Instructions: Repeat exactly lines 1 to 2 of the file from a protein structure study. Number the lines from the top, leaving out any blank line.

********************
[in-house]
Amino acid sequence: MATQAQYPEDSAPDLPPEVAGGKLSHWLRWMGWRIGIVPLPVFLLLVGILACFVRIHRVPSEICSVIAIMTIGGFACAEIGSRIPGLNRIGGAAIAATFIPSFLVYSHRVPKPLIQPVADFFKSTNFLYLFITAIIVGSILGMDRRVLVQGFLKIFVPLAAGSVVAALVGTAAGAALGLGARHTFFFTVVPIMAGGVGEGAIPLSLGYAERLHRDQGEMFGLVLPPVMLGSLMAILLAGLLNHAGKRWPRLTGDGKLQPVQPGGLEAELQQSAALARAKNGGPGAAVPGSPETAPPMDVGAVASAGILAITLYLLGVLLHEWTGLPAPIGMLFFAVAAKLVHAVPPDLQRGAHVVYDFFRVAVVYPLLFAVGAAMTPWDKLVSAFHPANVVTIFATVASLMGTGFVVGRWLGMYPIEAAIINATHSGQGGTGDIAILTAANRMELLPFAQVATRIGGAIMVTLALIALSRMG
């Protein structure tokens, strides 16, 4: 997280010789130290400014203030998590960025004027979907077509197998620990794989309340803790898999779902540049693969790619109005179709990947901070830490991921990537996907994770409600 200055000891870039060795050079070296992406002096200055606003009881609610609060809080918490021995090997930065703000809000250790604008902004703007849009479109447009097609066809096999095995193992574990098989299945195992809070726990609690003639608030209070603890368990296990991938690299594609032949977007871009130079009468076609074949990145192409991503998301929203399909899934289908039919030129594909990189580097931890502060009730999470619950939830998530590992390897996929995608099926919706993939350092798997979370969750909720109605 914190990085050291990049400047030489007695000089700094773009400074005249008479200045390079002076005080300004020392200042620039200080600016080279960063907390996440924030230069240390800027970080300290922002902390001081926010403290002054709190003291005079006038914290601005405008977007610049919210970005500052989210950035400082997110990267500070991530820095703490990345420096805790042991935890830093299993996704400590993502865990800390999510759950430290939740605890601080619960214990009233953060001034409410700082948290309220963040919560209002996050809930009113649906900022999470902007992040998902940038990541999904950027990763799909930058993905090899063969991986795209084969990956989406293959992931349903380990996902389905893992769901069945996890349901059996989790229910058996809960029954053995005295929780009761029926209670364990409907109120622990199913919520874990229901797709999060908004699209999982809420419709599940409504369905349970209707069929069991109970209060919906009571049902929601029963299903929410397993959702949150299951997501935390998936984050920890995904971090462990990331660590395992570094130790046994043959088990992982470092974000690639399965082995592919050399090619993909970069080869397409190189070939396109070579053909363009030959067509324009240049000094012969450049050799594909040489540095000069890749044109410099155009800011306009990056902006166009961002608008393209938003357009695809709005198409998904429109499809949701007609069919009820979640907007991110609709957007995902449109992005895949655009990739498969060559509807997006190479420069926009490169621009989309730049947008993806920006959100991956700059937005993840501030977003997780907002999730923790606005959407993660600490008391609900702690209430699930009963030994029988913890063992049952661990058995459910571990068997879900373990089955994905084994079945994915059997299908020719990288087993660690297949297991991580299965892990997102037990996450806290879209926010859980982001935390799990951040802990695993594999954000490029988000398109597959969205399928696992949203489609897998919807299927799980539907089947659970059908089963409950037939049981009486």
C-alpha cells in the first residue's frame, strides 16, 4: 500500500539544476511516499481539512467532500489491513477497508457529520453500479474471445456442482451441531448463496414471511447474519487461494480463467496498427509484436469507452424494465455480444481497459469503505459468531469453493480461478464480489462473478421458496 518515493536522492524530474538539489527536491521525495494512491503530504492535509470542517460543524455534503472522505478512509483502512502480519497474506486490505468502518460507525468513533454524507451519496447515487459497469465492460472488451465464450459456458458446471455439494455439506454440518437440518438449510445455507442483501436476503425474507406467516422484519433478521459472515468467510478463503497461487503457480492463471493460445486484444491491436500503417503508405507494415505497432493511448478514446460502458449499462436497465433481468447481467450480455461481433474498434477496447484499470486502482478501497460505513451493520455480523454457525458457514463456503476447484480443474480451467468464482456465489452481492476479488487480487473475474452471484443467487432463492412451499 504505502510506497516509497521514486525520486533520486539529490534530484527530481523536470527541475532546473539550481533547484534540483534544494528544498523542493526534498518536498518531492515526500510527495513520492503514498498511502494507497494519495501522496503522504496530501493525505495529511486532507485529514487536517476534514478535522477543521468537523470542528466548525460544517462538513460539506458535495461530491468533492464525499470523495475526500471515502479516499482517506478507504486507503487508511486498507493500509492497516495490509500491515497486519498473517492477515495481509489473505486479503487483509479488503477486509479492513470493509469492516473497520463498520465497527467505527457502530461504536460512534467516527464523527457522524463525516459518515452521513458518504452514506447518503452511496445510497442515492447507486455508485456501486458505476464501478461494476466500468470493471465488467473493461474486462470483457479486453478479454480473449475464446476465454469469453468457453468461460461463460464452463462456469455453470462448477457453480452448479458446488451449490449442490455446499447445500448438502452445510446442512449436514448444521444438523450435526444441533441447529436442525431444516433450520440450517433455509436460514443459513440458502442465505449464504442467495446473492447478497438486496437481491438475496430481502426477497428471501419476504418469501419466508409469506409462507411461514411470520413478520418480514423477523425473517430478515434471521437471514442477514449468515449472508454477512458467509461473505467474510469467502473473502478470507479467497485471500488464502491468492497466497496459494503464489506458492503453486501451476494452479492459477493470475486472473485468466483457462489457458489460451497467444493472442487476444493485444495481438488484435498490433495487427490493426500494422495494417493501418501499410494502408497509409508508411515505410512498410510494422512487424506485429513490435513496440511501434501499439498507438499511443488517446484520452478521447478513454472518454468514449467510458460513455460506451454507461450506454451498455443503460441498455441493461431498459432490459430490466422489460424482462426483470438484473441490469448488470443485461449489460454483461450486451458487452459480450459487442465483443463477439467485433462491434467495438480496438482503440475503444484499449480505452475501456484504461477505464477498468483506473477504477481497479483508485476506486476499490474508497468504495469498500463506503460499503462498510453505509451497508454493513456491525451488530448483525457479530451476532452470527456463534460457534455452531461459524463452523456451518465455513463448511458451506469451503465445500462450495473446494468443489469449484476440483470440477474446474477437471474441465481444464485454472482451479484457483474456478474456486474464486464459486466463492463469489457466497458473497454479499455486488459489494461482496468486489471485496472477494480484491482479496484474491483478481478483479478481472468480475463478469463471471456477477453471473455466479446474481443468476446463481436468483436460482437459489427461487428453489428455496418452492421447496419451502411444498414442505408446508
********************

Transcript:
[in-house]
Amino acid sequence: MATQAQYPEDSAPDLPPEVAGGKLSHWLRWMGWRIGIVPLPVFLLLVGILACFVRIHRVPSEICSVIAIMTIGGFACAEIGSRIPGLNRIGGAAIAATFIPSFLVYSHRVPKPLIQPVADFFKSTNFLYLFITAIIVGSILGMDRRVLVQGFLKIFVPLAAGSVVAALVGTAAGAALGLGARHTFFFTVVPIMAGGVGEGAIPLSLGYAERLHRDQGEMFGLVLPPVMLGSLMAILLAGLLNHAGKRWPRLTGDGKLQPVQPGGLEAELQQSAALARAKNGGPGAAVPGSPETAPPMDVGAVASAGILAITLYLLGVLLHEWTGLPAPIGMLFFAVAAKLVHAVPPDLQRGAHVVYDFFRVAVVYPLLFAVGAAMTPWDKLVSAFHPANVVTIFATVASLMGTGFVVGRWLGMYPIEAAIINATHSGQGGTGDIAILTAANRMELLPFAQVATRIGGAIMVTLALIALSRMG